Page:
HERC Seminar: Estimating survival: does patient reported quality of life matter?
Michelle Tew, Research Assistant at the Centre for Health Policy, Melbourne School of Population and Global Health, The University of Melbourne
Wednesday, 17 October 2018, 11.30am to 12.30pm
Standard approaches to modelling outcomes commonly include a range of predictors such as age, sex and co-morbidities. However, there is growing evidence that quality-of-life (QoL) is also an important predictor of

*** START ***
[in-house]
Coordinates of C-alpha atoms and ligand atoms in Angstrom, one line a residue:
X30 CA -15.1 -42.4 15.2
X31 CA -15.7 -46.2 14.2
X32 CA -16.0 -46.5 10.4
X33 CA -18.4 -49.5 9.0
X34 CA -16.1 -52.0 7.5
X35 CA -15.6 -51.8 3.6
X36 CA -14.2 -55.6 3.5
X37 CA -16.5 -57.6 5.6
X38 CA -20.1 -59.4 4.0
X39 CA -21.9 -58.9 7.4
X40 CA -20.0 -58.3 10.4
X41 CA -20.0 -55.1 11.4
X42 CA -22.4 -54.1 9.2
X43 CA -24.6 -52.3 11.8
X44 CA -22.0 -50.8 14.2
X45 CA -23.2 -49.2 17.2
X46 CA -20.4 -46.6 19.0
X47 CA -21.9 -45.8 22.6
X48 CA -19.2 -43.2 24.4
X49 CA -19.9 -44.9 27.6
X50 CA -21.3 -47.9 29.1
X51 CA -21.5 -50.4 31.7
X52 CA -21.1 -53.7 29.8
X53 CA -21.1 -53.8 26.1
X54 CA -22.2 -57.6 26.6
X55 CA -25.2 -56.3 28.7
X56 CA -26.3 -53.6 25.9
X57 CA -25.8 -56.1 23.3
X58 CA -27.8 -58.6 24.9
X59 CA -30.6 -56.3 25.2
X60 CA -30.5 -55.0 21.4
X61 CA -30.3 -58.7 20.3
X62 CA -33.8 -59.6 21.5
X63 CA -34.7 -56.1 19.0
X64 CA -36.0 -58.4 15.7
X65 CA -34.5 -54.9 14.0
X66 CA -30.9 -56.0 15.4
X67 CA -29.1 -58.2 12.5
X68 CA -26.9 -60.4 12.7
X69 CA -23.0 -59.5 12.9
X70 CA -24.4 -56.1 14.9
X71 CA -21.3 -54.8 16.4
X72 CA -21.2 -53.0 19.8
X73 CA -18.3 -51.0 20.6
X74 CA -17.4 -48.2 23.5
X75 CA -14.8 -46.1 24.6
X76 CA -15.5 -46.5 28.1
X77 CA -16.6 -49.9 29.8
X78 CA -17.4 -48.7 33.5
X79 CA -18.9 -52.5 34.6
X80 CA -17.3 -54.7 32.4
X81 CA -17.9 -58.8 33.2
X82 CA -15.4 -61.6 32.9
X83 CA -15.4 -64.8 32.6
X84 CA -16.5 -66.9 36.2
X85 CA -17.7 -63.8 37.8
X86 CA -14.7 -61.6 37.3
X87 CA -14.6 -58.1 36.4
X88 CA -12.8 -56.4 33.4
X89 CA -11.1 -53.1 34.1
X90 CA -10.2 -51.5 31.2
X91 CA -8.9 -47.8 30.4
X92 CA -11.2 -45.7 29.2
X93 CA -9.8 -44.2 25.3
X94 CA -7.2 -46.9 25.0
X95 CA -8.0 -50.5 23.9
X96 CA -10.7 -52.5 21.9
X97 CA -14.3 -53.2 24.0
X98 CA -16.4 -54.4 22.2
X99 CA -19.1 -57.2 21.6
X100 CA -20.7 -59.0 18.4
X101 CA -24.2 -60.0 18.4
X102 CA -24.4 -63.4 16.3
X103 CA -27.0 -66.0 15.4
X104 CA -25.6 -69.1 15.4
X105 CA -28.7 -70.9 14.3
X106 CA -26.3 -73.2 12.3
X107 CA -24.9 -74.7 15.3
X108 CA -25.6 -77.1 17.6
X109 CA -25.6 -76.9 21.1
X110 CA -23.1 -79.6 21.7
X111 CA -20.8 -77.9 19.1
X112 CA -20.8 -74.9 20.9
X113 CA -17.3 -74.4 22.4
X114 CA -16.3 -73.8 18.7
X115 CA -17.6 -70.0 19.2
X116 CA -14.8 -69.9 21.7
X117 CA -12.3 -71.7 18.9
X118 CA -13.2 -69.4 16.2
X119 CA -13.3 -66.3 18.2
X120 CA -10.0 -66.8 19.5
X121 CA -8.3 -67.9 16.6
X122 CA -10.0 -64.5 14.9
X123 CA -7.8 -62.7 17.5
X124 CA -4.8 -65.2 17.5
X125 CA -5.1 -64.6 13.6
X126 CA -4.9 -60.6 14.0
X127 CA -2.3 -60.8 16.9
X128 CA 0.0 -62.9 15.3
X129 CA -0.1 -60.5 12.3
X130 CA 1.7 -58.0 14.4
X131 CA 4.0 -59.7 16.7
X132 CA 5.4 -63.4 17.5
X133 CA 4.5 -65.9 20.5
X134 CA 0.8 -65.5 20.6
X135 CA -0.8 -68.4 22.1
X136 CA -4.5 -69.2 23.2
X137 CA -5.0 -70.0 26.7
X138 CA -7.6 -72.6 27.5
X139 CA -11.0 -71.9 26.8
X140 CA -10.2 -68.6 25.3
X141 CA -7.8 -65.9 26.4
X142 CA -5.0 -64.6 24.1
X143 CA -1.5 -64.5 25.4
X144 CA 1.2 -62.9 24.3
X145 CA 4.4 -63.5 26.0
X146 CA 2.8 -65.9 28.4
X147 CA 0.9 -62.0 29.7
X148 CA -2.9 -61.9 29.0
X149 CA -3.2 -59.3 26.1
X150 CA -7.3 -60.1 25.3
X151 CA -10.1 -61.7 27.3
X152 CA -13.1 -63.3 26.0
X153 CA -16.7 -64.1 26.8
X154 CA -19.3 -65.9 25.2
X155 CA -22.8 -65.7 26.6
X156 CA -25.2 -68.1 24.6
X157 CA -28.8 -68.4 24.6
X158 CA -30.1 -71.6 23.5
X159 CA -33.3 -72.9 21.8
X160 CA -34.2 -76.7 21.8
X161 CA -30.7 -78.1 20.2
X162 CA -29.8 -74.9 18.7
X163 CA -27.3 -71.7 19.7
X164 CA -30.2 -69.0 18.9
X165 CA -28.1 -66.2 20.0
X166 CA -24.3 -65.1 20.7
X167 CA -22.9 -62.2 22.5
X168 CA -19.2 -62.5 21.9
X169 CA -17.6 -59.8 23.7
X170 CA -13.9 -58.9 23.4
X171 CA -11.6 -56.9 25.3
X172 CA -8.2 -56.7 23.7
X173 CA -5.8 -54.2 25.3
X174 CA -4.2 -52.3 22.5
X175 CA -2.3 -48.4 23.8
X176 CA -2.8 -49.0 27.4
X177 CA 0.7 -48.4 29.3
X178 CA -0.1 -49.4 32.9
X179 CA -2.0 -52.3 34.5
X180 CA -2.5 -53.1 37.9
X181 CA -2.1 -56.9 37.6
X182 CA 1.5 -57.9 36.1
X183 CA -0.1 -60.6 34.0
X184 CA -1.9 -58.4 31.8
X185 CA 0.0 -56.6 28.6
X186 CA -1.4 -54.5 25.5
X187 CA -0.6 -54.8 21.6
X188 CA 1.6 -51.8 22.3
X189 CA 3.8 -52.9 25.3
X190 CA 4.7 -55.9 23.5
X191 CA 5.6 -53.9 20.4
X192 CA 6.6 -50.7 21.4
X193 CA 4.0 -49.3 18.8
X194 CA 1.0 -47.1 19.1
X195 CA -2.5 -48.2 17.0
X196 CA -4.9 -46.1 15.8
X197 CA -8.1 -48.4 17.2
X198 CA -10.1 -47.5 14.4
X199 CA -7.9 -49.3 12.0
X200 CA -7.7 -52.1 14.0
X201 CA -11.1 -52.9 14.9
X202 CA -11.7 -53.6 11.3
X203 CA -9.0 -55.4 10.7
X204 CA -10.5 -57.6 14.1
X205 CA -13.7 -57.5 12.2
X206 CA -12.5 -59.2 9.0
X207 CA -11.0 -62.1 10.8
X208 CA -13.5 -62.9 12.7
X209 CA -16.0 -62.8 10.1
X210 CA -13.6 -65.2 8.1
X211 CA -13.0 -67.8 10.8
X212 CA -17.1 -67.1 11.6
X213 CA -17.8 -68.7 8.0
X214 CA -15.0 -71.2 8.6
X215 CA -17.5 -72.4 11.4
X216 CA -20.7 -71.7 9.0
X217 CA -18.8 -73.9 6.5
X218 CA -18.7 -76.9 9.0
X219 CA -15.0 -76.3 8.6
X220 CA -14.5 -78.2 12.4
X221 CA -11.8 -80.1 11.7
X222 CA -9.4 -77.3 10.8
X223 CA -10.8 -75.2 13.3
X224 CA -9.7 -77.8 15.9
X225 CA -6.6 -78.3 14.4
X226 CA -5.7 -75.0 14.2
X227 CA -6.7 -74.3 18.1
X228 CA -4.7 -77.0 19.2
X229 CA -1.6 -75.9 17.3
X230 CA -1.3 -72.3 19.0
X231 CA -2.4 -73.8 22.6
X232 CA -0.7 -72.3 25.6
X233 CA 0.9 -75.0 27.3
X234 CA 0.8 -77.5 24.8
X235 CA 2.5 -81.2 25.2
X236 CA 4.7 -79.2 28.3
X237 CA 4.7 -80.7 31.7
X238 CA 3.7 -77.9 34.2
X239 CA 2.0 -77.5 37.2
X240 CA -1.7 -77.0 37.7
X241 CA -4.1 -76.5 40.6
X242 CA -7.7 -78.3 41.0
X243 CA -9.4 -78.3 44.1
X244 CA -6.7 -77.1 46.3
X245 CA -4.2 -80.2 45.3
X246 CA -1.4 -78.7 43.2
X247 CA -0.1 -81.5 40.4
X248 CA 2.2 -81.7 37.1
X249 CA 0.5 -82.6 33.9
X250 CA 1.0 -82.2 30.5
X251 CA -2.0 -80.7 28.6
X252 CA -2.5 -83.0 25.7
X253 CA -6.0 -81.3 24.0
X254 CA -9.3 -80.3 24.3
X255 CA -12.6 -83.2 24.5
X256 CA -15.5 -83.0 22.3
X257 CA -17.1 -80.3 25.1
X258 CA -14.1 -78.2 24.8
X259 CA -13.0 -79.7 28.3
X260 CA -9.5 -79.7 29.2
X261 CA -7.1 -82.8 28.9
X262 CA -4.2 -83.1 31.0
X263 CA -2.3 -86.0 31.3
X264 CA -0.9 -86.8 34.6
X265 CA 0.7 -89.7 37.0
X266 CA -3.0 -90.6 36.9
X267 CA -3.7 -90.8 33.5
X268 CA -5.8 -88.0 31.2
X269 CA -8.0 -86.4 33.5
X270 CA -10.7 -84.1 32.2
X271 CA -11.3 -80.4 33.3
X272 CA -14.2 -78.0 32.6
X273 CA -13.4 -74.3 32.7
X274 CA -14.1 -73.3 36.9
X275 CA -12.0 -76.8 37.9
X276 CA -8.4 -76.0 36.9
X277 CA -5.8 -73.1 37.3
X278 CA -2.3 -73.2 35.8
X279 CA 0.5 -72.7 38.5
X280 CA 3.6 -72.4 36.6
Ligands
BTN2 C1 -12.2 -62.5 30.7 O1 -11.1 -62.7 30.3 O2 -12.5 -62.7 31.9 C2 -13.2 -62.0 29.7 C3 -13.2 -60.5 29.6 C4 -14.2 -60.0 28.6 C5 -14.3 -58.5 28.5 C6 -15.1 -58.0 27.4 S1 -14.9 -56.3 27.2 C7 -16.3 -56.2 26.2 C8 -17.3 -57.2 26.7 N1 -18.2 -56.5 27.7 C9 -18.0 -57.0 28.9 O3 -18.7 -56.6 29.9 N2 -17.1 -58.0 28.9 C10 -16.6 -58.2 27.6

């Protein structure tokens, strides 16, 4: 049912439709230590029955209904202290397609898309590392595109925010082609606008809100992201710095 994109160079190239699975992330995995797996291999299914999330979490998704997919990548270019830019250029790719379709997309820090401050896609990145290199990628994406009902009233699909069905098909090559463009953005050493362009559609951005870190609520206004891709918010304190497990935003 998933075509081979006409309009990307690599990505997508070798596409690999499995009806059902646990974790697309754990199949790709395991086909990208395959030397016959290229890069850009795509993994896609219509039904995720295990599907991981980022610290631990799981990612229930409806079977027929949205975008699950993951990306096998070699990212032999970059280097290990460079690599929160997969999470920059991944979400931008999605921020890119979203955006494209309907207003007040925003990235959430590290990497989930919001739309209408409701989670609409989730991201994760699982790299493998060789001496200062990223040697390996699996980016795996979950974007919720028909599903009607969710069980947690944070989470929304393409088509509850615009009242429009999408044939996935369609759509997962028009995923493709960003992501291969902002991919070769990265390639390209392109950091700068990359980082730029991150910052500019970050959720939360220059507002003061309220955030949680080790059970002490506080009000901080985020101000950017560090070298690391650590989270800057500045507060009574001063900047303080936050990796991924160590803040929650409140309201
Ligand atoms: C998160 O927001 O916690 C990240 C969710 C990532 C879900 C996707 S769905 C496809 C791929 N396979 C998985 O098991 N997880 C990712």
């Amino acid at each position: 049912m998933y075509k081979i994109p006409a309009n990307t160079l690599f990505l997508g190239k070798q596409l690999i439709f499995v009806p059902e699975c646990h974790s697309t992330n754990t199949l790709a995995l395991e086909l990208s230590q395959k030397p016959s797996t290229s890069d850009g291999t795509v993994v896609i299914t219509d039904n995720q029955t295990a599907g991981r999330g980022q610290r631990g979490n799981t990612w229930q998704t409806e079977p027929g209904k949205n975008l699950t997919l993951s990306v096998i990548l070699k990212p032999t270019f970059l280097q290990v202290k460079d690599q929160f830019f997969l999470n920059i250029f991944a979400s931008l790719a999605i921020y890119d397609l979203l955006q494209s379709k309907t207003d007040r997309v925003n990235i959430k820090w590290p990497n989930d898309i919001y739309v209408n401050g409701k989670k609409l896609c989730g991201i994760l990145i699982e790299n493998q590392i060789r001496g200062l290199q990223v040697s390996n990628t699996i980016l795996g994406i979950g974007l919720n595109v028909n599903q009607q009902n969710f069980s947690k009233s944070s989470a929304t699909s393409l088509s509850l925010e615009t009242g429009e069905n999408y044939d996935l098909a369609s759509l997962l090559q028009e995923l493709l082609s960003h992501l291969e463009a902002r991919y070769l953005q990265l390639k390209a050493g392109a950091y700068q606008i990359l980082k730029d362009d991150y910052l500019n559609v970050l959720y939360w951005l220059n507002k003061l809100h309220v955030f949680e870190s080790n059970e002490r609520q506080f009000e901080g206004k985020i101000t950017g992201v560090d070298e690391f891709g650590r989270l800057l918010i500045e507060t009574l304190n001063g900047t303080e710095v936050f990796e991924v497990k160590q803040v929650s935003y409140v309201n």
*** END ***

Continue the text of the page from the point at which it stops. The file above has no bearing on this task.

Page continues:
Whilst the effects of standard risk factors have been adequately captured to describe mortality in most models, the omission of QoL indicates the assumption of full independence between QoL and life expectancy (LE). This omission could give rise to systematic bias when measuring quality-adjusted life years (QALYs).
Using data from a registry cohort of patients undergoing total knee replacement (TKR), potential correlations between baseline utility, change in utility and survival are explored using parametric survival models. Outcomes such as LE, QALYs, and incremental cost-effectiveness ratios (ICERs) were calculated and compared.